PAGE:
And the unimpeded sexual harassment of women in the Middle East continues unabated…
It’s being reported that a 16 year old Egyptian girl, Eman Mostafa was recently shot dead by a man who was rebuked by the girl (she apparently spat in his face) after he groped her on the street that she was passing by on.
The story which is now only beginning to trickle in once again points to the disparaging attitude amongst the Middle East towards women who many men view as property or second class and worthy of contempt.
The suspect, Ramadan Nasser Salem is now in police custody after having been on the run for over a week. Apprehended by authorities he has gone on to deny the version as offered by witnesses:
“I was riding my motorbike and I saw her. I said hello, and she thought I was harassing her and started cursing at me and spat in my face. I mistakenly fired my gun, and a passer-by told me the bullet hit a wall. We thought the girl was afraid and fell on the ground, but then people told us that the bullet hit her. I never meant to kill her.”
Mistakenly fired his gun? Are we to believe that all this was never a conscious desire to address the rebuke that he had received from the woman?
Reflects Dalia Abd El Hameed, a researcher at the Egyptian Initiative for Personal rights:
“It’s becoming more violent, and this Assiut incident is a very vivid example of this. He killed her. He killed her just because she defended herself. The mere fact was that she just didn’t accept what’s very accepted in society. When you don’t accept the norm, society punishes you. And he punished her.”
Which begs the question what is the norm and why is a norm that condescends to another human being, gender to be tolerated and embraced by a society that so often cries foul when it perceives itself not being embraced?
According to A 2010 survey by the Egyptian Center for Women’s Rights, 83 percent of Egyptian women have experienced harassment. This in response, has led to advocacy groups pressing the government to tackle the issue.
Reflects the egyptianindependent: Some feel that in the past, perpetrators would flee the scene of the crime out of shame or fear of public backlash, but today’s perpetrators feel no such compunction.
Instead, silence by both the government and the public has enabled a much more virulent strain of abuse to take root.
Says Abd El-Hameed: “What is most disturbing and alarming is that there is a paradigm shift, and sexual harassment now tends more to be assault. It’s more intrusive, it’s more bold, and I think this is the result of immunity and impunity that the perpetrators have from both the society and the police.”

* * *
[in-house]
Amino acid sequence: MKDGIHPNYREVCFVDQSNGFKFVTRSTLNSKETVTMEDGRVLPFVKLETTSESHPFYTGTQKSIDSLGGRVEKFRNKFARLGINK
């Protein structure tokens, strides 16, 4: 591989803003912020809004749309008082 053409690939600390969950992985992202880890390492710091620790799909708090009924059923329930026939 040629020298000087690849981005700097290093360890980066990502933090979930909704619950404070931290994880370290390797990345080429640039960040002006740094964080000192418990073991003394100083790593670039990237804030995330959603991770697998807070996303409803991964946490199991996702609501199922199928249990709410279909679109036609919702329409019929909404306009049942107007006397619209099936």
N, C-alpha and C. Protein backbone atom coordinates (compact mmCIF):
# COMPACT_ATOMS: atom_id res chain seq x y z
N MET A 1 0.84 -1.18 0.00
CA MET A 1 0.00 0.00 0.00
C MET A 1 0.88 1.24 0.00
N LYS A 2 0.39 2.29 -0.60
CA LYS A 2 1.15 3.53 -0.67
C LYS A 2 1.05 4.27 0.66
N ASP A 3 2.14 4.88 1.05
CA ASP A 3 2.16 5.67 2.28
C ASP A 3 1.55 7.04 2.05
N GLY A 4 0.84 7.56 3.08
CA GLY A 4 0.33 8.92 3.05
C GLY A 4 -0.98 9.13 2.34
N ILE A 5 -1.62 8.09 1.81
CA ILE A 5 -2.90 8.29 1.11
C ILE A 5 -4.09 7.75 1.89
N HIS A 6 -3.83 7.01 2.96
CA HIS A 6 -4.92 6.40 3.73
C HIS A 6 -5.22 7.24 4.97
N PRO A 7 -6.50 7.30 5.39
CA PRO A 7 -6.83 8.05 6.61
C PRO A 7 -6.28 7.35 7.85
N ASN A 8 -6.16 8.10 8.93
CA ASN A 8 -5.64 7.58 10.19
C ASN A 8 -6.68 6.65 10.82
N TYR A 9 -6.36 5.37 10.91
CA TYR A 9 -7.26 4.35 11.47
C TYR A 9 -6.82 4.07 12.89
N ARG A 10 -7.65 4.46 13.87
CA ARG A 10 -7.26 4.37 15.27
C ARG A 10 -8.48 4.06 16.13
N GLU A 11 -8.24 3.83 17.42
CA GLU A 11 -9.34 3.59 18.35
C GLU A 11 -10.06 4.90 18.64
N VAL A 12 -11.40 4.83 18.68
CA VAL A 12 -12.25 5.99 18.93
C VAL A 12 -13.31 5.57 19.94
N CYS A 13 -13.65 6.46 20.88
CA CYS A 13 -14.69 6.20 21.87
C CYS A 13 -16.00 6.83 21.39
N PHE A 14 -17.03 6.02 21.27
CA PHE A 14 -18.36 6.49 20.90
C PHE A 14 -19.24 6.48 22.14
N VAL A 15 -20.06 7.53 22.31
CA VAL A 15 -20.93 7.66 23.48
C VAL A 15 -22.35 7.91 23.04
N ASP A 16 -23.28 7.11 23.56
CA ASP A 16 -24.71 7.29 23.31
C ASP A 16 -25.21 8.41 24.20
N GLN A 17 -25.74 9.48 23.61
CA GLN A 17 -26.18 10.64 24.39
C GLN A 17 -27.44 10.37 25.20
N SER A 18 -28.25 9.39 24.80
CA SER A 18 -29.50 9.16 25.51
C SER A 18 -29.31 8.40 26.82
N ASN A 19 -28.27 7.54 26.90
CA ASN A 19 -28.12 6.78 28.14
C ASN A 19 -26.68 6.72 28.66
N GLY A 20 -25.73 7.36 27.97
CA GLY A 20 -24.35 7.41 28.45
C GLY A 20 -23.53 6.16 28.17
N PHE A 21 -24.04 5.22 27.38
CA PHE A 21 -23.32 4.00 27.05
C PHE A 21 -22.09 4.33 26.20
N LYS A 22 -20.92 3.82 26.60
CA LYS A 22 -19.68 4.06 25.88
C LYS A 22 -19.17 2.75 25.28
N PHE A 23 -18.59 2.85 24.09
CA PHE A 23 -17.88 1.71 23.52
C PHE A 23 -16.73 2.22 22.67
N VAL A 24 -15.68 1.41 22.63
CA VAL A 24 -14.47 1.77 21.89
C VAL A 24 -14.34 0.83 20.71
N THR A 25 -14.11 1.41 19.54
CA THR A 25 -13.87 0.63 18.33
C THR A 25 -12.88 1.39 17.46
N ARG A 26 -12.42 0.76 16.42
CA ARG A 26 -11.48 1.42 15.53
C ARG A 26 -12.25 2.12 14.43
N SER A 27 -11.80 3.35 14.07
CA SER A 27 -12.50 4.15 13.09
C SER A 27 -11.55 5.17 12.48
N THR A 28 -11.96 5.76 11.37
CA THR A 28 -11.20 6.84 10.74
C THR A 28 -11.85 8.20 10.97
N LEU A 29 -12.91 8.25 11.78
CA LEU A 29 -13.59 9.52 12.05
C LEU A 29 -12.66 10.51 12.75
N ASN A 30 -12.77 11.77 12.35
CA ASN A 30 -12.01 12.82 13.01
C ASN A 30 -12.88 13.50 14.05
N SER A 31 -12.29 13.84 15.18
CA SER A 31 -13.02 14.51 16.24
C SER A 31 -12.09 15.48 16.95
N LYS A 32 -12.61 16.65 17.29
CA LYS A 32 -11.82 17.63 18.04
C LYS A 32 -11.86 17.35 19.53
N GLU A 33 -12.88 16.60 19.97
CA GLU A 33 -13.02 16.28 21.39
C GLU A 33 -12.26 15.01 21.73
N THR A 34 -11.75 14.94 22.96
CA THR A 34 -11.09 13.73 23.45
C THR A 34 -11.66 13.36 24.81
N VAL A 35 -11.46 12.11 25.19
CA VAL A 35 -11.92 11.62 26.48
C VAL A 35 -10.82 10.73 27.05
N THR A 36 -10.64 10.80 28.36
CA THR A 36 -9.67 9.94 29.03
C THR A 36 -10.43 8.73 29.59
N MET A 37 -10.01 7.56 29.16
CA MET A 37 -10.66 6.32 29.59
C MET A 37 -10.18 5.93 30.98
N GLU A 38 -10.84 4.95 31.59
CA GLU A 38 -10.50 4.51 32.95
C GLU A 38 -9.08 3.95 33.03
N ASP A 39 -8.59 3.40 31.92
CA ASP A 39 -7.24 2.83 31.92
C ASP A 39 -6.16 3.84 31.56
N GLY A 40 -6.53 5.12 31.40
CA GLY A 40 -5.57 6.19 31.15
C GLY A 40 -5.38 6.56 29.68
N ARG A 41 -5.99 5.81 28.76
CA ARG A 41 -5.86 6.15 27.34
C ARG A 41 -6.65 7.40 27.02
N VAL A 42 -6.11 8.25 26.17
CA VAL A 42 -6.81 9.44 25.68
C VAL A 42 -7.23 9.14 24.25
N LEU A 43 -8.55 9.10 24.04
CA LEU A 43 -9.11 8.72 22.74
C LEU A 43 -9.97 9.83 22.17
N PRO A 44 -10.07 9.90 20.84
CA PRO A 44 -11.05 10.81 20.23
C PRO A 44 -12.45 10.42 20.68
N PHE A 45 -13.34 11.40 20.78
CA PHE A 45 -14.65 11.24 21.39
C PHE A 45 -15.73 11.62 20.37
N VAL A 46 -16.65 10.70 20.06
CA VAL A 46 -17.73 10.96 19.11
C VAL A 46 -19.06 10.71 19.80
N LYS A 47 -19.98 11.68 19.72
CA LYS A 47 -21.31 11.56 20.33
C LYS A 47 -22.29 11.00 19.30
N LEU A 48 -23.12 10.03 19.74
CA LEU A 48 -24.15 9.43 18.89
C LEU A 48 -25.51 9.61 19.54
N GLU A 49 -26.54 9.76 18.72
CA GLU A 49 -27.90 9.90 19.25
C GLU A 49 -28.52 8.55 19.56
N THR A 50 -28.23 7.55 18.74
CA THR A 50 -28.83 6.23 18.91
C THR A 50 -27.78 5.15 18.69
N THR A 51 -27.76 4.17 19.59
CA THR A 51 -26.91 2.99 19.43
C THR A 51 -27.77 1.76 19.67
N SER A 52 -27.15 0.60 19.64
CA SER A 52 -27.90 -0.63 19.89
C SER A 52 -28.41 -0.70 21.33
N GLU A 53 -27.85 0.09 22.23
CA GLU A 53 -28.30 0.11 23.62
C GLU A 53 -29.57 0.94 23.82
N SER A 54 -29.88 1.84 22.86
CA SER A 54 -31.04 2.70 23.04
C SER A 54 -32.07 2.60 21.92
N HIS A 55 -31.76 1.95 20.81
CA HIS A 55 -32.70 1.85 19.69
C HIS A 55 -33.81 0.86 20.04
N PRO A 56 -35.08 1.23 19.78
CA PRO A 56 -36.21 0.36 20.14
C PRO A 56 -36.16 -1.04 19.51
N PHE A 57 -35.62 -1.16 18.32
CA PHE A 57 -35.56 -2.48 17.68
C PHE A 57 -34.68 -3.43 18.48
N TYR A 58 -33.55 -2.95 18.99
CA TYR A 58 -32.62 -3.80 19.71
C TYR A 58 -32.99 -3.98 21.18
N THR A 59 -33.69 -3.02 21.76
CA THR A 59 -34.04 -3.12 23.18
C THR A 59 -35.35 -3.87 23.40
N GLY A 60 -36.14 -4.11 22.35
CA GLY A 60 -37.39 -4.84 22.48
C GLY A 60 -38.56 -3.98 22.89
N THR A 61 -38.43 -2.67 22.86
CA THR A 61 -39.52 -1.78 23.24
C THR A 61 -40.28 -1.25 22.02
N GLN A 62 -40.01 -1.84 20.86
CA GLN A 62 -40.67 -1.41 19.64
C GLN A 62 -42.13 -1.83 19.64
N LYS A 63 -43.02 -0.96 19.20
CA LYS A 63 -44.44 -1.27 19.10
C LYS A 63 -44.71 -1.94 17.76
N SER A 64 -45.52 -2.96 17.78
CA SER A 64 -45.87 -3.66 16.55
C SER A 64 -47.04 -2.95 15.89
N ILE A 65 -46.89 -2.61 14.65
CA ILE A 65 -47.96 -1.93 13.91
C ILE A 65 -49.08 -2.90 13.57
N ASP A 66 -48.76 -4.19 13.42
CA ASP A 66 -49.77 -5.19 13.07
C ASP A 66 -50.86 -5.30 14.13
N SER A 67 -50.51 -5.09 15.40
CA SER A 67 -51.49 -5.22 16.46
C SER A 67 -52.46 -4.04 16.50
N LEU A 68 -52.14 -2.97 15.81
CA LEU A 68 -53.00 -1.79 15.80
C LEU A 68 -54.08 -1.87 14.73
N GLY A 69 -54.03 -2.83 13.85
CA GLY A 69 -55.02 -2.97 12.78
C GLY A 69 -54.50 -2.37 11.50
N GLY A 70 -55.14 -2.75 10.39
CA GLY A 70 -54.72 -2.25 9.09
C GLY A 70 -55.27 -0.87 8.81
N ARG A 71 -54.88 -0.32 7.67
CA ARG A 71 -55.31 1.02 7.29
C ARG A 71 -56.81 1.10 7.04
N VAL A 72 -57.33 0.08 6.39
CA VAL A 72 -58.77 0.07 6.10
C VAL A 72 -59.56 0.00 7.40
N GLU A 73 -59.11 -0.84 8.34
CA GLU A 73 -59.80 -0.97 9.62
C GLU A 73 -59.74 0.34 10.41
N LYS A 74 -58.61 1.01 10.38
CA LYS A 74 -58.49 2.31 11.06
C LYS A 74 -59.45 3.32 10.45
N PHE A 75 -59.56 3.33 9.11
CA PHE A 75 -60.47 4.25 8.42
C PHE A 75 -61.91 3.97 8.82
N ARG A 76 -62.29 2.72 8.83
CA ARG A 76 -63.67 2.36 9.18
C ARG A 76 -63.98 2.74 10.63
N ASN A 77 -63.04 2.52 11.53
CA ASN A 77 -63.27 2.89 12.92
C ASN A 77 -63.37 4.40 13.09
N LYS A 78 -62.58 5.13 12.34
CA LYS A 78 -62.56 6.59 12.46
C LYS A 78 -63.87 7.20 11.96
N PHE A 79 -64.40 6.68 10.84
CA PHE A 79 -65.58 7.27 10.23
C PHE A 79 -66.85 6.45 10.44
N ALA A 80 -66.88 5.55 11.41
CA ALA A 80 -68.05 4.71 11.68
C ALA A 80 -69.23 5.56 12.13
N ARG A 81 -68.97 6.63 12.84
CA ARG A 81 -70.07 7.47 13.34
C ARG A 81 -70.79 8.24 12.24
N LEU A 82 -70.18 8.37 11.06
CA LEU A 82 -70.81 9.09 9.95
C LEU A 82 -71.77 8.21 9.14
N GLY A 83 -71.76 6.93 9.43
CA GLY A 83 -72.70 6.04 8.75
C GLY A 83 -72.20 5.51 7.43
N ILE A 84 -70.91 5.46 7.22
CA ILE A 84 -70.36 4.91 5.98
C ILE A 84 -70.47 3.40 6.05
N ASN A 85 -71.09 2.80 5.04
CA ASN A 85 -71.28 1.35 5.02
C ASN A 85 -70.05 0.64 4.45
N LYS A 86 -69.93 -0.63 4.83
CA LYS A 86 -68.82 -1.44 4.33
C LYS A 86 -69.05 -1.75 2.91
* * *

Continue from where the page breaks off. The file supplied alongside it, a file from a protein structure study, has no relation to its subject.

Hoda Badran, chairwoman of the Alliance for Arab Women opines that the recent political and social stability of the last year has been a contributing factor towards women being more vulnerable to violence.
Whilst grass level movements championing women’s right have begun to make headway and received the support of some in society passing motorists at one protest argued that women have brought the problem upon themselves by choosing to dress ‘immodestly.’
Egyptian activists readily acknowledge that the root of the problem is not deficient policy — sexual harassment and assault are already technically illegal — but prevailing social norms that subjugate women and stigmatize those who speak out.
Which poses the ultimate question what is it about society and prevailing norms that allows men (and one wonders women as well?) to unabashedly condemn women and why is it that existing laws as of yet have done very little to stem the sexual harassment that women are increasingly subjected to?
And then there was this exceptionally enlightening insight courtesy of reddit that blew me away:
These men in Egypt harass women not because they are evil, but because their behavior is socially tolerated, accepted, even encouraged. Their social circles view women as mere objects, free of agency, for their enjoyment. Reddit is building a similar network that tolerates, accepts, and encourages the same mindset – that women exist only for your pleasure. When women fail to give you pleasure – because they are fat, or ugly, lesbian, silly, unintelligent, vapid, or uninteresting, or even just plain uninterested – you lash out at them with angry words.
What worries me is that with enough reinforcement from an anonymous crowd like this – armed with the strength of thousands of people, presumably just like you, anonymously agreeing with you – violent words may more easily become actions.
above image found here